I thought it was about time to follow up on my reading progress so far, although I probably should have covered some other subject matter in between this and my last post, but there have been many pages turned.
You may remember my comments about wishing to exceed last year’s reading list, and to date, I am pleased with my progress. I therefore thought, rather than ending up with a list of 20 or so books at the end of the year, to break it down and give you a review of my first few titles of the year.
As you know from my last post, I started the year with a book that has been on various bookshelves in various houses I’ve lived in over the past 10 years. I then moved on to Life of Pi, because I want to watch the film in the near future, as I mentioned in a recent post. As suspected, this was a book I very much enjoyed reading and would definitely recommend it. The story was compelling and captures the reader, transporting you into the world of Pi on his lifeboat. I’m very pleased I read the book prior to watching the film (which I am still yet to do!) and would recommend it to anybody. It does, however, have a few gruesome bits in it which I hadn’t expected, so if you don’t like anything squeamish in your reading material, you may prefer to stick to the film where you can cover your eyes.
My third title of the year was The Good Plain Cook by Bethan Roberts; a book I picked up from a library book sale. I liked the look of the story which follows Kitty, a girl who lives with her sister and wants independence so takes a job as a ‘good plain cook’ for an American woman living in a Sussex cottage. The characters were likeable, even if the storyline was a little predictable, although the two girls in the story are a little off-putting. The story is an interesting look at how social differences between classes still had an impact post war and was a nice change of pace from some of my usual reading material.
Following on from The Good Plain Cook, I selected a book I had been intrigued by for a while. Having seen The Savage Garden on shelves in charity shops for months, I kept an eye out for a 50p copy and managed to find one so grabbed it and decided it was time to find out finally what story lay within.
I’ve always been a fan of murder mysteries, and the added element of the historical fiction and myths intrigued me. I will admit though, that the title originally caught my attention from it’s resemblance to one of my favourite bands as a teenager! The storyline was brilliant and I sped through it very quickly, unable to tear myself away. I was surprised that the author was male for the way the story was written if I’m honest, but enjoyed the variation from my usual female lead characters with female authors. I’d definitely recommend The Savage Garden as a summer or holiday book if you’re looking for a good, well paced read.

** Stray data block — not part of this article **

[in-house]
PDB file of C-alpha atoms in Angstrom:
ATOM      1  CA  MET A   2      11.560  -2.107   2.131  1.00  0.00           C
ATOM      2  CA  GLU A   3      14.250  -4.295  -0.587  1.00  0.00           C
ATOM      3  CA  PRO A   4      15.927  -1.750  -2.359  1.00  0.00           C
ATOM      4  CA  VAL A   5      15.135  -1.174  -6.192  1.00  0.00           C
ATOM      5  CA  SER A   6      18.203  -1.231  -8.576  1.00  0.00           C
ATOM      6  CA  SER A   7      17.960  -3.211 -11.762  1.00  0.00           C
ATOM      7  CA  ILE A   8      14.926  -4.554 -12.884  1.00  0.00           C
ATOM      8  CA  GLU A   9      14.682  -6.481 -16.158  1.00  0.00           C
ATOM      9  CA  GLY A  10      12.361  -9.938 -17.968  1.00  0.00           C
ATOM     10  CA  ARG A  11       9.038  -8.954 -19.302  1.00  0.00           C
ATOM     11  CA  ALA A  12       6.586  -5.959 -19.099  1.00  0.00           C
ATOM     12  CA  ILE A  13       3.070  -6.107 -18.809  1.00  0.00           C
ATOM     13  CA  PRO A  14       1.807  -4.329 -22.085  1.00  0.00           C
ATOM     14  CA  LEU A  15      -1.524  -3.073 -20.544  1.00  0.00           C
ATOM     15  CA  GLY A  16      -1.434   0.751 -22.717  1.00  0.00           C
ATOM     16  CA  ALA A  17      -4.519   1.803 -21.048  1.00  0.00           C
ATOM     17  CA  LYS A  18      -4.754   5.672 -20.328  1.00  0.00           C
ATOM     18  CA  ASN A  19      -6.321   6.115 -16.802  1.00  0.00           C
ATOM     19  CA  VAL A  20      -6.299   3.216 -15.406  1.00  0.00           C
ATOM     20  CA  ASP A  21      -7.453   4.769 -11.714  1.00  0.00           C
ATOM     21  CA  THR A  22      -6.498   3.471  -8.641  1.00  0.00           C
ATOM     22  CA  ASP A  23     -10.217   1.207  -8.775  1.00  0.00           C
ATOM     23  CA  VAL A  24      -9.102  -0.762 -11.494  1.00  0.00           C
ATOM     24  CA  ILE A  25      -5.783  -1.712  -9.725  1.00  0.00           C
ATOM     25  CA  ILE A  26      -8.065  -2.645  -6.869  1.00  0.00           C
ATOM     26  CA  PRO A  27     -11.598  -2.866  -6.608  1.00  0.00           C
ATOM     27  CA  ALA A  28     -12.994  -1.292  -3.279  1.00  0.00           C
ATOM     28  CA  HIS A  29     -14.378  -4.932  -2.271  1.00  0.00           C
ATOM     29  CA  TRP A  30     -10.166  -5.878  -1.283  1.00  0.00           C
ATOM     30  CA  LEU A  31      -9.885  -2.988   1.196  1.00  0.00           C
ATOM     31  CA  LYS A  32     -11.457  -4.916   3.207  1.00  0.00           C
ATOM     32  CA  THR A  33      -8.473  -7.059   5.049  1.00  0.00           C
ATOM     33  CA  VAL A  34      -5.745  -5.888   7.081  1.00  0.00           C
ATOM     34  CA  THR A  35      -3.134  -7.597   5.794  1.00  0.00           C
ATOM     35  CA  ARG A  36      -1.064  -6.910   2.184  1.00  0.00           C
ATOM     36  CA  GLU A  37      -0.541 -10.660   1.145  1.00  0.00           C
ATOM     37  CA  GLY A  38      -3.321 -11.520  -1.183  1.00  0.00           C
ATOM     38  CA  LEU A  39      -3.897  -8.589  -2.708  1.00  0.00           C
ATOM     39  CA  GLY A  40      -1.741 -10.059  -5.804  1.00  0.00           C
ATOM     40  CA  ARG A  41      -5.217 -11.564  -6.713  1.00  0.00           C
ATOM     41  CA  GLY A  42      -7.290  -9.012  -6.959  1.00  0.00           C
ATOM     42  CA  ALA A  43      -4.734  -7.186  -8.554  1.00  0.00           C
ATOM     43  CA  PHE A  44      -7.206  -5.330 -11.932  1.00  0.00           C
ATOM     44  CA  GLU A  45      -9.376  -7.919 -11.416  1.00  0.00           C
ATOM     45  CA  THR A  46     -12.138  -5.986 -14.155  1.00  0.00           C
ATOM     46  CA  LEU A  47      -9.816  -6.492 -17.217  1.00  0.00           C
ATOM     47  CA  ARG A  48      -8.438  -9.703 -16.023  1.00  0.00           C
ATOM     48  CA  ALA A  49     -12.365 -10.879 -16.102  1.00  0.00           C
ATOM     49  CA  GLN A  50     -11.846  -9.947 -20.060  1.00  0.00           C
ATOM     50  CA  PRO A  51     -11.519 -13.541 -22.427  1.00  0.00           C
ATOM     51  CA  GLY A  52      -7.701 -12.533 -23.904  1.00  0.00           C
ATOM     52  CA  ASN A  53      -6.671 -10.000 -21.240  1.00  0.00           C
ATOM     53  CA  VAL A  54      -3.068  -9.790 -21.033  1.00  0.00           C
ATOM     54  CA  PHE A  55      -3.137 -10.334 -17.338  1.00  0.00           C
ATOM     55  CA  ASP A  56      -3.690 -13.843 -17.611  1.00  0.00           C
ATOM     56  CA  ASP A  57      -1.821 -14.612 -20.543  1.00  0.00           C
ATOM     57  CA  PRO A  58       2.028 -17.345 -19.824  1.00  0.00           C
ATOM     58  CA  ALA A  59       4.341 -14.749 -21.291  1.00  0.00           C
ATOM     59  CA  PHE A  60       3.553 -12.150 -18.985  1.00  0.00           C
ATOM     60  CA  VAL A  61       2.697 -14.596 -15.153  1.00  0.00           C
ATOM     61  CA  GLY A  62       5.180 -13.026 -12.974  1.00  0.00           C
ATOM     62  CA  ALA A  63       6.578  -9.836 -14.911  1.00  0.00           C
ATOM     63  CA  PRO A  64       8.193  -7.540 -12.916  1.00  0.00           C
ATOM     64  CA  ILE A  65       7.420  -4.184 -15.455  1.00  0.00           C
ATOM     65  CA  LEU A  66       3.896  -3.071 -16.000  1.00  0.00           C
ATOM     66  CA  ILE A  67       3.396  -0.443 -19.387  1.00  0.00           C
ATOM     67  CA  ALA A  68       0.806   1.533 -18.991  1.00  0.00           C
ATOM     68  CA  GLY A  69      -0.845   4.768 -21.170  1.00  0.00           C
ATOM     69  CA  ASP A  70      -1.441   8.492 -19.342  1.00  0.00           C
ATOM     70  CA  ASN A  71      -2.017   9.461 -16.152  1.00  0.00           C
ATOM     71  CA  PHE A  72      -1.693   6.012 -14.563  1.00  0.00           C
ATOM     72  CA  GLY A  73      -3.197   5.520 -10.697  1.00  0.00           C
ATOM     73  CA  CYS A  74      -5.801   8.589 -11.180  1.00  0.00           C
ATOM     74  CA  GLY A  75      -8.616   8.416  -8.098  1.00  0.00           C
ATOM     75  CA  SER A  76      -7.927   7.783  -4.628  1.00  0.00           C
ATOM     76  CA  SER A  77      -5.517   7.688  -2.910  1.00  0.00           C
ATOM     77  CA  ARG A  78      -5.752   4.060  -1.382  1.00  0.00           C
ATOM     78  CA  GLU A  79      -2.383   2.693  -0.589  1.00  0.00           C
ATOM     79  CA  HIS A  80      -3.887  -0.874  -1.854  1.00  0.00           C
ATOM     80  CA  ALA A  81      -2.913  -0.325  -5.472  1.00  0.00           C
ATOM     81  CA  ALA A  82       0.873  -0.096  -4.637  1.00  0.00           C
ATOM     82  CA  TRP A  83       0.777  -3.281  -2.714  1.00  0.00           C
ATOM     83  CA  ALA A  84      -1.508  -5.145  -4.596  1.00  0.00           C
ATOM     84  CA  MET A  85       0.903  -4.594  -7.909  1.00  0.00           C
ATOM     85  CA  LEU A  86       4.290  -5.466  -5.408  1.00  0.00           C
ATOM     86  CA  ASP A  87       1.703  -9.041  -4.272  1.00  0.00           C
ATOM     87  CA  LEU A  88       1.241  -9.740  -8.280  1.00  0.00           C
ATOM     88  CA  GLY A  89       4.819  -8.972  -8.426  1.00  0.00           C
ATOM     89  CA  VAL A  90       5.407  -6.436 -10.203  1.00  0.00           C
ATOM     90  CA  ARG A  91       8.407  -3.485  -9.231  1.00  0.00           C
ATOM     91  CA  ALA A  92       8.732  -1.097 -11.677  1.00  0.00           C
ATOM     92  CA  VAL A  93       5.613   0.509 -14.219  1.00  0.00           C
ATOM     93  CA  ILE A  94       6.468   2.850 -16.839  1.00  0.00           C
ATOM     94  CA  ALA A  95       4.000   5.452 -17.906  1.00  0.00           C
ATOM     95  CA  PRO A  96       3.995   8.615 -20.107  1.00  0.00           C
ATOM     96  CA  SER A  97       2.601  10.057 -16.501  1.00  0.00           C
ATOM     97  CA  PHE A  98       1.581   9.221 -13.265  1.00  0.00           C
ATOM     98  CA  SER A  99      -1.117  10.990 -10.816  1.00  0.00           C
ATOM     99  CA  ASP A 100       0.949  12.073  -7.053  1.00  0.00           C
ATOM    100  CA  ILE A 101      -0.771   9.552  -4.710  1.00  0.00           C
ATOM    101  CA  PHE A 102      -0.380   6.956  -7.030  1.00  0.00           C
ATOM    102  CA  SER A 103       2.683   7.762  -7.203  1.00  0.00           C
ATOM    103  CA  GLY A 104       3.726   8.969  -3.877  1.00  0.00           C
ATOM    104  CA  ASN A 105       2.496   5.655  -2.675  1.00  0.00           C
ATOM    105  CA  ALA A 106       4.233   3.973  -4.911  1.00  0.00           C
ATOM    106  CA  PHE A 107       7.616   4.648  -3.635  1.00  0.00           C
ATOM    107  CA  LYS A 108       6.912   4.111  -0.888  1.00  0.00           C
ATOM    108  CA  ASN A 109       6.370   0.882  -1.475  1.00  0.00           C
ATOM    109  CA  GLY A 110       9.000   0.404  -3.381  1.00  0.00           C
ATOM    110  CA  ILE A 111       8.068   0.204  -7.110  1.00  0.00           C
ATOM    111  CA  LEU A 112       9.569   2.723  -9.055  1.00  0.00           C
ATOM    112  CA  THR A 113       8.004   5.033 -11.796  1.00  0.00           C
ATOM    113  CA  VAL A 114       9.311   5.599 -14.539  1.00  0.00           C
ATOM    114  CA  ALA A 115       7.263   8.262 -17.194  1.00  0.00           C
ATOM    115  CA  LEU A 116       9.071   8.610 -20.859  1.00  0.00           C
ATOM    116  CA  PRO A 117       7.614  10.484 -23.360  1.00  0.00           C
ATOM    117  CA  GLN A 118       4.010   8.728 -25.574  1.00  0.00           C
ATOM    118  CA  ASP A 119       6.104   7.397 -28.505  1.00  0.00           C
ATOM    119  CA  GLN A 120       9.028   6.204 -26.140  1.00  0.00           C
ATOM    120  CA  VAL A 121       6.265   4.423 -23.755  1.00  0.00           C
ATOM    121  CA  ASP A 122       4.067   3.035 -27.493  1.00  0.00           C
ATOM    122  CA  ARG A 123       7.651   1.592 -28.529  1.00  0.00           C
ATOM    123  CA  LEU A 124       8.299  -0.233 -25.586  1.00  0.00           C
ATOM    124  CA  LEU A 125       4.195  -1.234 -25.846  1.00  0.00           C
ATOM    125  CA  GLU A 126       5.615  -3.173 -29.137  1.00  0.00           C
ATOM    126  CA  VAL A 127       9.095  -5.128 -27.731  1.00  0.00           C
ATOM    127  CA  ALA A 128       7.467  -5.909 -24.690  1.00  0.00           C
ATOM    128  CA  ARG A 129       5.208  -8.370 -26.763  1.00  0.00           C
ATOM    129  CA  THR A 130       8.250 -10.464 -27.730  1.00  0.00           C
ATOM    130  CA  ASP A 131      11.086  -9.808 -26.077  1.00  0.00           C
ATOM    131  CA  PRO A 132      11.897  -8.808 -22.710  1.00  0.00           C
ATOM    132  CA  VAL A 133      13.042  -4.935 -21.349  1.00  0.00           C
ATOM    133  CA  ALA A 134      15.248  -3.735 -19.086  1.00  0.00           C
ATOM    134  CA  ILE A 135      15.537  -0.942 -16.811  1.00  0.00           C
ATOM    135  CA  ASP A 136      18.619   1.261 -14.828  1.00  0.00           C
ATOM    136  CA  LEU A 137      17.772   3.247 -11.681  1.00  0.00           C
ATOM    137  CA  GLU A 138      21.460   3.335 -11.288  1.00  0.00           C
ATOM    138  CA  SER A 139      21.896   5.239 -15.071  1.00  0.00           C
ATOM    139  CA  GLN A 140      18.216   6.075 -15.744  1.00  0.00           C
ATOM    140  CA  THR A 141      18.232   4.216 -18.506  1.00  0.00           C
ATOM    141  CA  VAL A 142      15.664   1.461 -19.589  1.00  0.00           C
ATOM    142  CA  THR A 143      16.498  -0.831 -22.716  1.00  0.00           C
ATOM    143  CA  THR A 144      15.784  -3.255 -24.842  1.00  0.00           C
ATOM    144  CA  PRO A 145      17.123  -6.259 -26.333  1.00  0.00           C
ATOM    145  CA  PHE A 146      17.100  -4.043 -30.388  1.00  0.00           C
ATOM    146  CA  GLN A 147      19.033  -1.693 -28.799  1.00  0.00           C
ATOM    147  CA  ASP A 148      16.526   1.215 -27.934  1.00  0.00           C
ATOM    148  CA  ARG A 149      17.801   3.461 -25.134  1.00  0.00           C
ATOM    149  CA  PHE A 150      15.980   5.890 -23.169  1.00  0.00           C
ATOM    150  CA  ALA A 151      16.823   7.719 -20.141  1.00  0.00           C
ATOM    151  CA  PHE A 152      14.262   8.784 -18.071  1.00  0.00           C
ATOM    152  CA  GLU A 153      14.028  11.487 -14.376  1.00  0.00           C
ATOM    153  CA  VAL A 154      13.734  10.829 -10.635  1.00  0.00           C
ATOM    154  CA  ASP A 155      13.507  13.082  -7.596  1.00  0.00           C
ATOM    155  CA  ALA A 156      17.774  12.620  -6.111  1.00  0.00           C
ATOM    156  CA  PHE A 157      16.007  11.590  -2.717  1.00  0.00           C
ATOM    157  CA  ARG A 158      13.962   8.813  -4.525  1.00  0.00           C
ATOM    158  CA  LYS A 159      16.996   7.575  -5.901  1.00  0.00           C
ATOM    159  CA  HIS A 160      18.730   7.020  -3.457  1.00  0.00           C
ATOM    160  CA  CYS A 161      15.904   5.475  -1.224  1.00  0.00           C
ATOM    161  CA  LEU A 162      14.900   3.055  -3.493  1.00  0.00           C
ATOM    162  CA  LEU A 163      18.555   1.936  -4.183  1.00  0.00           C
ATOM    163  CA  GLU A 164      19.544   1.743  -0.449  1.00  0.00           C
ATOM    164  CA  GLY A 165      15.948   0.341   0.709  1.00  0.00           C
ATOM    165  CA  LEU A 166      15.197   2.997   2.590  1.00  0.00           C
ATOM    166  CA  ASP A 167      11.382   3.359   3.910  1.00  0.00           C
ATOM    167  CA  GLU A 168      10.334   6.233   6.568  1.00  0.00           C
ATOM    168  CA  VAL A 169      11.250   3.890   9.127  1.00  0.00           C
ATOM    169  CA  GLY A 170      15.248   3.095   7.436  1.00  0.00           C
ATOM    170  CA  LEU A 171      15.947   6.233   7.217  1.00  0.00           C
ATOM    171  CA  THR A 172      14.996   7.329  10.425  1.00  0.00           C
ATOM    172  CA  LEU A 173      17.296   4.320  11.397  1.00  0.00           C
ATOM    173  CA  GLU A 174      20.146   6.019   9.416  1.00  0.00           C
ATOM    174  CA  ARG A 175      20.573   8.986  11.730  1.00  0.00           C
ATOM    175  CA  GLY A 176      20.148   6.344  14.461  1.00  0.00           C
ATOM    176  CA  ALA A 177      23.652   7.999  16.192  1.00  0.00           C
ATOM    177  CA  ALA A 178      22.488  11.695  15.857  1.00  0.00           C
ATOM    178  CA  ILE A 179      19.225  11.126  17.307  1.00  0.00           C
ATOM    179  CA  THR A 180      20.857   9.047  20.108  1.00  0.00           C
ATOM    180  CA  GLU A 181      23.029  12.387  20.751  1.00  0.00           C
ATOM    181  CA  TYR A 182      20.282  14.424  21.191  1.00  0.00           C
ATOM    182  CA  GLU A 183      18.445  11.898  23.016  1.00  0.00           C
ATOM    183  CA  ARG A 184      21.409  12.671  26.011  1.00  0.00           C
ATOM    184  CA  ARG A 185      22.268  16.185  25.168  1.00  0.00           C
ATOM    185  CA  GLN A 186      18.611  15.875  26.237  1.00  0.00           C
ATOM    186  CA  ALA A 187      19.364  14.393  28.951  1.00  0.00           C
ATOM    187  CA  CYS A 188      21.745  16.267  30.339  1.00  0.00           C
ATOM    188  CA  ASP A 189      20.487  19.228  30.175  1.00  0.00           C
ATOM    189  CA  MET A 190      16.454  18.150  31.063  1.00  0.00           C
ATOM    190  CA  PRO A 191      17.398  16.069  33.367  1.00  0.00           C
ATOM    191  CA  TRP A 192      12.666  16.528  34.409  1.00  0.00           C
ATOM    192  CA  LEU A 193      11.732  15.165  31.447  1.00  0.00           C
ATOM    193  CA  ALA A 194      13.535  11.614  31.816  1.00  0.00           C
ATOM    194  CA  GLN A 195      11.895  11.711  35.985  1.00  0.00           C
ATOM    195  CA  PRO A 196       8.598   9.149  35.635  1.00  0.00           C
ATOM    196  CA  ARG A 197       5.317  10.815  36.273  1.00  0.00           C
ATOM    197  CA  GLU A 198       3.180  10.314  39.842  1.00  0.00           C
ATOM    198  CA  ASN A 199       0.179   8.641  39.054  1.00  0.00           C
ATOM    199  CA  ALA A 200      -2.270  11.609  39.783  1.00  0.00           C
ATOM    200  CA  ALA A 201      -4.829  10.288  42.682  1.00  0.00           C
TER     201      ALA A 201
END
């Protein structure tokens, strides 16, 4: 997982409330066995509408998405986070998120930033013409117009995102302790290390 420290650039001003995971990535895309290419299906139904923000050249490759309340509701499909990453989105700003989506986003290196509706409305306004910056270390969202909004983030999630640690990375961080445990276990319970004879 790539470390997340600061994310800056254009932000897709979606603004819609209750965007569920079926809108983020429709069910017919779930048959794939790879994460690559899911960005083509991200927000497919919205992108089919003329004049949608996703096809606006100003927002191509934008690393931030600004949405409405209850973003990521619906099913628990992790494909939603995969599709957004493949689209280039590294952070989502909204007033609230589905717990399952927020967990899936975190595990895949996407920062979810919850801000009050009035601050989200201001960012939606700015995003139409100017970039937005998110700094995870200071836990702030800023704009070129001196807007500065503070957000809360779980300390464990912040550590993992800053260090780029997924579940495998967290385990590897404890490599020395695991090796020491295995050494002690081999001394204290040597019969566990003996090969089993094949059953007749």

I decided to have a change of pace following The Savage Garden and moved onto a book about the witch trials by an author, Erika Mailman, who had an ancestor who was cleared for witchcraft twice. Following the story of Gude, a grandmother living with her son, daughter-in-law and two grandchildren during a time of famine in Tierkinddorf, Germany. The story explores accusations of witchcraft against an elderly lady suffering the initial effects of memory loss and leads to her questioning herself as much as the friar conducting the inquisition. An interesting look into what hunger can drive people to, the book certainly doesn’t hold back on some gruesome detail and raises questions for further debate, making it an interesting read for book clubs. The fact that it isn’t pure fiction also adds its own dimension to the experience of reading this book.
Having finished The Witch’s Trinity yesterday, I now have a nice choice to make as to my next piece of reading material. I am reading through Paulo Cohello’s The Pilgrimage, but also like to have a fiction book on the bedside table alongside it. I therefore am considering starting on the latest Dan Brown book I received for Christmas, a Kate Mosse tome long enough to make a hefty paperweight or the final book in my Viking Trilogy. I shall see what takes my fancy this evening, and in a couple of months, hopefully have a few more book recommendations to make. Until then, I’ll keep turning those pages!